"The Baal Shem Tov understood the need we would have for great souls in our world. But the great souls live in Paradise, in the Palace of Souls. They study, they talk, they pray together. Few of them wish to enter our world, to be born here again. They know they would daily mourn the loss of each other's companionship and of their closeness to G-d.
"So the Baal Shem Tov blessed these trees in a way that allowed the spirits of the heavenly tzaddikim to enter the trees. As a result, once one of the great souls left Paradise and was born here, he could come to this very forest and feel the closeness of the other great souls still in heaven. Your chopping today has already caused much pain, much damage."
"Rabbi, that is too much for me to believe. I can see the trees. I can hold a log in my hand - and the money that I will get for it. But you ask me to believe that trees can feel pain - and can hold the souls of long-dead men?"
"I do not wish to reveal so much to you. You are neither a pious nor a deep-feeling man. But you must understand the pain you are causing." I looked at the lumber merchant for a long moment. "If you felt the pain yourself, would you believe it? Would you believe what I told you?"
Reb Aharon put down his ax. "Yes, Rabbi, if I felt it myself."
"Come here." I took Reb Aharon's hands and placed them on my stomach. "Prepare yourself. I will let some of the pain out."
"Ahhhhh!" Reb Aharon screamed in pain. He held up his hands. "What have you done to me? Look at my hands!"
The lumber merchant's hands were charred and split. "I am sorry," I said. "I did not know you would feel so much of it. That is the pain that we tzaddikim feel when anything distances us from G-d."
Now Reb Aharon was crying. "I had no idea, Rabbi! What have I done to the world?"
"You have made it less holy. Already, I feel less strength. Others throughout the world will also feel the separation you have created here."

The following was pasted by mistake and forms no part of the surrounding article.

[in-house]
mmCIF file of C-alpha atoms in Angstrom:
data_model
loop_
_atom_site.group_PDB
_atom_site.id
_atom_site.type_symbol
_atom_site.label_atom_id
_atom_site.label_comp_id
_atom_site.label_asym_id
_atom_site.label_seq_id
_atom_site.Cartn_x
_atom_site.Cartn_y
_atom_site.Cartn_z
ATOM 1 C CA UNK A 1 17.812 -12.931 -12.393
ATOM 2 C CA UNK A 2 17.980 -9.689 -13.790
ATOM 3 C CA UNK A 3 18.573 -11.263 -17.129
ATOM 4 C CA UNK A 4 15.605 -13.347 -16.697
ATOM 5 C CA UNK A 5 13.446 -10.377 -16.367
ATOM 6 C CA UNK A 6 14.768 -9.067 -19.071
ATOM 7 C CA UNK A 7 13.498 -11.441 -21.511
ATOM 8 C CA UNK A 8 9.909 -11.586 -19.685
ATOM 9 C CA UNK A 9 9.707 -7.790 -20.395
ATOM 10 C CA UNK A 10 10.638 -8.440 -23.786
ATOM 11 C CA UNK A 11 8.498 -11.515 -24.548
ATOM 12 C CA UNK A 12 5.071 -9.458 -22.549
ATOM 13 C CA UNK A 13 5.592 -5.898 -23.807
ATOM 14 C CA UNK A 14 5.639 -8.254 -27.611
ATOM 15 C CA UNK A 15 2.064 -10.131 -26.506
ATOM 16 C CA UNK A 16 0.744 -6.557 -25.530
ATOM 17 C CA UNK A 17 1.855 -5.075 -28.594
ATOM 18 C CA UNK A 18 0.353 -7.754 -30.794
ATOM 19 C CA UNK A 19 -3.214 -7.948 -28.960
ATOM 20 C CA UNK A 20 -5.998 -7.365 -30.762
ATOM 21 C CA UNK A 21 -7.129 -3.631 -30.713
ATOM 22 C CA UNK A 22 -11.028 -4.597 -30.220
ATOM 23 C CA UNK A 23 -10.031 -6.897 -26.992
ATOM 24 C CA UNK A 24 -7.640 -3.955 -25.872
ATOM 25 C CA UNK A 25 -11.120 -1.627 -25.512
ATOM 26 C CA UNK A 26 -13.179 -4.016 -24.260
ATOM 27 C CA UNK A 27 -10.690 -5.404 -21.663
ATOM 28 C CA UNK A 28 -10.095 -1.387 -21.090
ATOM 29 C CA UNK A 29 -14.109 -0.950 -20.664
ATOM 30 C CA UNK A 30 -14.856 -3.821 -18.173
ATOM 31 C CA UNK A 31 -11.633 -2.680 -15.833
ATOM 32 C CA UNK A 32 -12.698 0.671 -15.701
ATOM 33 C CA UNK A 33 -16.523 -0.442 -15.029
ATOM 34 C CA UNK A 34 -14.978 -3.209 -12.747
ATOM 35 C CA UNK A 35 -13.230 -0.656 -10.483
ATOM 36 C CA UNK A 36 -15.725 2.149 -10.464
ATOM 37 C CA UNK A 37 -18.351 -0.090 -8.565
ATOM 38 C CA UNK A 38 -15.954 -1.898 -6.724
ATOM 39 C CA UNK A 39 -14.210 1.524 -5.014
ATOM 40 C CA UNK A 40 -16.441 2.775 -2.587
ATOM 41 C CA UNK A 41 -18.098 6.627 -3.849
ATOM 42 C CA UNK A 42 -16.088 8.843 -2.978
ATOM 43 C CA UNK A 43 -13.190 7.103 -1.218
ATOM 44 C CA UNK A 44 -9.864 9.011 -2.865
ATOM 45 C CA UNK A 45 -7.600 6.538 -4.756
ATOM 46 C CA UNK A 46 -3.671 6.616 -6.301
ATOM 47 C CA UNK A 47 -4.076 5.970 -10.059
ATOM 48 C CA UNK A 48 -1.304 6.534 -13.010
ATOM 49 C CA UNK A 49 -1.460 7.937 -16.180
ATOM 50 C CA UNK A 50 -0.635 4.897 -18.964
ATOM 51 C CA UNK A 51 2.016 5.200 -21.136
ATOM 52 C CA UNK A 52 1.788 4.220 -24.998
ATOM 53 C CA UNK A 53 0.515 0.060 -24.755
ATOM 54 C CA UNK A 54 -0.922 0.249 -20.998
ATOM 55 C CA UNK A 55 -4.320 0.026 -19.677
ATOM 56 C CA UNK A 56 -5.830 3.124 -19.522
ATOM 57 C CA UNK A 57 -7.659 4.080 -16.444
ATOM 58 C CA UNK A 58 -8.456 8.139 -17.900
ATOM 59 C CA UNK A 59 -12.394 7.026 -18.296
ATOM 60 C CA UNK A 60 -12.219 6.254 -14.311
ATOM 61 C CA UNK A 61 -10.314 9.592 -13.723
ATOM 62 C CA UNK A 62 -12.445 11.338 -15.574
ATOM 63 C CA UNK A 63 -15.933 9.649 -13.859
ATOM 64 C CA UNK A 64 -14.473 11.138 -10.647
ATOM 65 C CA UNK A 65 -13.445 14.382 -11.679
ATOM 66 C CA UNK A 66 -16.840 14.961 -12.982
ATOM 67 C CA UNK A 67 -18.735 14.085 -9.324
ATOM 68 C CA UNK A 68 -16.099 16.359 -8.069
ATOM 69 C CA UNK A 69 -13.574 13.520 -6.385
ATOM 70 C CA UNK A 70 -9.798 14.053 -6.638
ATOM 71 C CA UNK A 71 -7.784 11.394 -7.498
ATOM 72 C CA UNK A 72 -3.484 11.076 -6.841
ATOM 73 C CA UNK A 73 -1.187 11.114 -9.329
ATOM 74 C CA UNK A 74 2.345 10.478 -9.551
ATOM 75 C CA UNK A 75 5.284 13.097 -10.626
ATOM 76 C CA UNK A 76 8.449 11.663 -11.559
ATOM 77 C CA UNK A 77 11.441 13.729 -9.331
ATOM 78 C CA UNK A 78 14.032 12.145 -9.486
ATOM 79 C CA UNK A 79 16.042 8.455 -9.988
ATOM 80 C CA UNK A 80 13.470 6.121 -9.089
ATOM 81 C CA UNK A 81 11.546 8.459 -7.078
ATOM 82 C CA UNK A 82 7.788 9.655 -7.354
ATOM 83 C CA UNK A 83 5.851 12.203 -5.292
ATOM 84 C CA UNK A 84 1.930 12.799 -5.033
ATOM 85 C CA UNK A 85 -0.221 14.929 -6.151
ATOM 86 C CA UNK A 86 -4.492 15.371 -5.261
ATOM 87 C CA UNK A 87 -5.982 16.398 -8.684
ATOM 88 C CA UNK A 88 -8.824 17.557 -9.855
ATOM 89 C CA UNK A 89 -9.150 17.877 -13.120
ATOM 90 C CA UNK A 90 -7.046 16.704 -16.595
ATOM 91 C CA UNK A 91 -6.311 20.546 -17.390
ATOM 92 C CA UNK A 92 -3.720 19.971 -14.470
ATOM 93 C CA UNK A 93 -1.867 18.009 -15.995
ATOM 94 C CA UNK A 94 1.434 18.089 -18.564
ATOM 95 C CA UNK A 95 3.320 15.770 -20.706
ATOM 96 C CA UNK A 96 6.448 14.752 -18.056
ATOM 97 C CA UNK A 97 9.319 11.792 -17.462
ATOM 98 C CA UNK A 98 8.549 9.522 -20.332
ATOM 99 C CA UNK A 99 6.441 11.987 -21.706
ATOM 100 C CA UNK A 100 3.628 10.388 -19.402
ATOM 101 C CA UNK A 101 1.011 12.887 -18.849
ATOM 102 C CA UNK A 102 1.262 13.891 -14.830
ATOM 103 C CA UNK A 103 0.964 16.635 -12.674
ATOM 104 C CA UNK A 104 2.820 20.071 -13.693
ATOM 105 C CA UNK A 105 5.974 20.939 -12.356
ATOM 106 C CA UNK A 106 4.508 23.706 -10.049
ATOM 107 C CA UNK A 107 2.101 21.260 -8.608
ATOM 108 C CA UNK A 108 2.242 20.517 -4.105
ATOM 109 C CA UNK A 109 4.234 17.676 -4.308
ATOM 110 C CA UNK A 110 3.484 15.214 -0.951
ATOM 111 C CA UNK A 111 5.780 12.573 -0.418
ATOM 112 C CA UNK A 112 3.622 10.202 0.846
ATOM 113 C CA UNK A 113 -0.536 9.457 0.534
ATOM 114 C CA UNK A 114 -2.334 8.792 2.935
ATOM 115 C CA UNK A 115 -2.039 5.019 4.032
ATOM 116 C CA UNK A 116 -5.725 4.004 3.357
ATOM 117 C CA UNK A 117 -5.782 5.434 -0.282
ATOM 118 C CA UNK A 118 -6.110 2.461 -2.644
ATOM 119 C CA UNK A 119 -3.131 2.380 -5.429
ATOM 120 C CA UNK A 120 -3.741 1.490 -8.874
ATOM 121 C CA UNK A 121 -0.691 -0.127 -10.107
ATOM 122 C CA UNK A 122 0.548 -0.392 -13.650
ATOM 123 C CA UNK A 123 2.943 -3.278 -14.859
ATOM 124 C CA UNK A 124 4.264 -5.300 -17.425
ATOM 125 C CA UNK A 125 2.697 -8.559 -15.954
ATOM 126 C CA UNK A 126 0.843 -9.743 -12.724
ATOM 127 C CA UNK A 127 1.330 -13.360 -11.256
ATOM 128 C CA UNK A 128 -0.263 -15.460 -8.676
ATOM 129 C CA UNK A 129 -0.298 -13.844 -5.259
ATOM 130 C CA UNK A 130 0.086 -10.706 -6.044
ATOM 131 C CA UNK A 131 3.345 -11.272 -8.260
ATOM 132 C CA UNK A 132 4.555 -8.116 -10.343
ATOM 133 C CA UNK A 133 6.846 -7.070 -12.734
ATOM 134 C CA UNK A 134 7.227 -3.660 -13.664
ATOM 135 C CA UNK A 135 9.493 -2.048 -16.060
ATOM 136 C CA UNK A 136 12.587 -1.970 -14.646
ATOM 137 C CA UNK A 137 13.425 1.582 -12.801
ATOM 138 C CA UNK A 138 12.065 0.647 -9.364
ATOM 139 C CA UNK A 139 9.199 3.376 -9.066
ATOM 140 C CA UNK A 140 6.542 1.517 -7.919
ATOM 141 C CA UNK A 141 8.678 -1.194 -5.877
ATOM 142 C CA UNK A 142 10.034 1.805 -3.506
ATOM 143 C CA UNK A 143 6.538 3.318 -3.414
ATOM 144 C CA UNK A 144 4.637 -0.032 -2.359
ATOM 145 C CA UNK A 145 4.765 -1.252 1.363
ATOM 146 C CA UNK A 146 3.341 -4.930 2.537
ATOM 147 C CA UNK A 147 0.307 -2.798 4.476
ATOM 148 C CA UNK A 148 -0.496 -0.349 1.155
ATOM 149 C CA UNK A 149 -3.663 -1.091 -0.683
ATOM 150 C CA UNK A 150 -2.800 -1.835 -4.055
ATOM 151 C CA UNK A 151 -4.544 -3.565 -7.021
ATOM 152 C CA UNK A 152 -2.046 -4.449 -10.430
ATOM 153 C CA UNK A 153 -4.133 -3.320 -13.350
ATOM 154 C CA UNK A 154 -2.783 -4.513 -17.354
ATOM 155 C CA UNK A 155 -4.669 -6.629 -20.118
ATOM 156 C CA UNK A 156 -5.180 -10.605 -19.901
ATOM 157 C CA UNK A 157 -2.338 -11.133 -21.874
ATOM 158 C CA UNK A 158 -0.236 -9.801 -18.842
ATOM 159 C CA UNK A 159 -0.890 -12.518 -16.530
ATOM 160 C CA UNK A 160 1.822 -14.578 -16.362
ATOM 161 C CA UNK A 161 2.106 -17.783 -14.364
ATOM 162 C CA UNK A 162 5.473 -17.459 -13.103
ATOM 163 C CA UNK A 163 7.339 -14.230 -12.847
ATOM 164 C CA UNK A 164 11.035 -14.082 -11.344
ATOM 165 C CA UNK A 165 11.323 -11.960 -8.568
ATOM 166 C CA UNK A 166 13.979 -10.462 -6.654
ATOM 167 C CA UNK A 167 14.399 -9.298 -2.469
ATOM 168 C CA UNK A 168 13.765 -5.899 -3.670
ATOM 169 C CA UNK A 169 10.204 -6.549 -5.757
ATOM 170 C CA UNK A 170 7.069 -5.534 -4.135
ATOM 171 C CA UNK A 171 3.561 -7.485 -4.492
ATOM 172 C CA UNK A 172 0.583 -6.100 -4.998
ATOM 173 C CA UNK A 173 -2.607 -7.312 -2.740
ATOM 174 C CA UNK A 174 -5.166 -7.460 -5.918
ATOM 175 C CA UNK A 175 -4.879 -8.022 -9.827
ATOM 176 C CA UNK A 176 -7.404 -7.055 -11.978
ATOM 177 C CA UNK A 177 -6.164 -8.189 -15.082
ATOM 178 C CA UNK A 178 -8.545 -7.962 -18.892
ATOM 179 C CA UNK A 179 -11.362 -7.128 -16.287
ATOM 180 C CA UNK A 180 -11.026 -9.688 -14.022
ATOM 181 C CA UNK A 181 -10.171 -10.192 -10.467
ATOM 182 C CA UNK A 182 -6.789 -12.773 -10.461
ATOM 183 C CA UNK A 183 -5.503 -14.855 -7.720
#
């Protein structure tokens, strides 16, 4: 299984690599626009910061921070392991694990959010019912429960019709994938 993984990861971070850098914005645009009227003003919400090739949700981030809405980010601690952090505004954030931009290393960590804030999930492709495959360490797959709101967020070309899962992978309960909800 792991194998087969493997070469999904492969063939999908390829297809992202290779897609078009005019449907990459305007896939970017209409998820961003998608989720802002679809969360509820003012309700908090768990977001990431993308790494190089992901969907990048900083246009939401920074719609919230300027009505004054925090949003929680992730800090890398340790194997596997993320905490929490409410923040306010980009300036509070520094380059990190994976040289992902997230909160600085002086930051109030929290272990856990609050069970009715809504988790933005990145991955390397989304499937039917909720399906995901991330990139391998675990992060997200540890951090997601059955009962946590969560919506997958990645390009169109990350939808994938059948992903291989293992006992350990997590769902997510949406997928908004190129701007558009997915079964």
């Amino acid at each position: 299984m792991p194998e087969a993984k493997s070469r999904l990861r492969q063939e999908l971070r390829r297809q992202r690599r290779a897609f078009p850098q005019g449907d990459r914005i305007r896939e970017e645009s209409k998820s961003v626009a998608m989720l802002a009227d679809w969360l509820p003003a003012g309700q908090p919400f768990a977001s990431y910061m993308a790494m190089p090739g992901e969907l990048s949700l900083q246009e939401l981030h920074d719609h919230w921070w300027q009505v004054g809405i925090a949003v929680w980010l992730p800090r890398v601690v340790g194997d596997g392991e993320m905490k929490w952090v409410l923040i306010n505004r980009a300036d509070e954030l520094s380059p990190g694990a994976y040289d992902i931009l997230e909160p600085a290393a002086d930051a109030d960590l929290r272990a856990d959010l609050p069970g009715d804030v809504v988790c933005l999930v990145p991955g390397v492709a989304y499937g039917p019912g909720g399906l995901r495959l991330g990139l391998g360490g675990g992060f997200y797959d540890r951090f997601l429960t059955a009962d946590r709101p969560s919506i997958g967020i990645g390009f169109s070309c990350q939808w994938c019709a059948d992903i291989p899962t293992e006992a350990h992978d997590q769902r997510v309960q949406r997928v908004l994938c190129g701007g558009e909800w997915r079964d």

"Rabbi, what can I do?" Reb Aharon looked at his hands and wept. "What can I do?"
I took him in my arms and let him cry. At last, I said, "You want to know how to restore some of the holy connections in this world?"
"If that is possible, Rabbi."
"You know a lot about trees, don't you?" He looked at me a long time before he seemed to understand.
The old rabbi stirred himself from where he sat near the graveyard. "That was the last time I saw the man we buried today."
"But Rabbi, what did he do after he left you?"
"He planted trees. Everywhere."
"Did it heal the wound he had created?"
The rabbi paused. "In a way. The forest of the Baal Shem Tov will never be the same. But the lumber merchant planted trees throughout the world. And he planted them with such holy intention, that the souls of the righteous have been able to reside in them once more."
"Rabbi," said the gabbai, "is that really a great enough achievement? Did he really deserve the enormous honor you gave him by leading his funeral procession? After all, you are a great and famous rabbi!"
The rabbi bowed his head. "I only ask this: am I great enough to deserve the honor of leading it?"
With that, the old rabbi went to the cart that had carried Reb Aharon's corpse. He pulled out the dead man's sack and withdrew from it the single seedling. Alone, he walked to the head of the lumber merchant's grave. On his knees, he dug his hands into the soft earth. Just beyond the grave, he planted Reb Aharon's last sapling.
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This page was last updated on Monday, March 10, 2003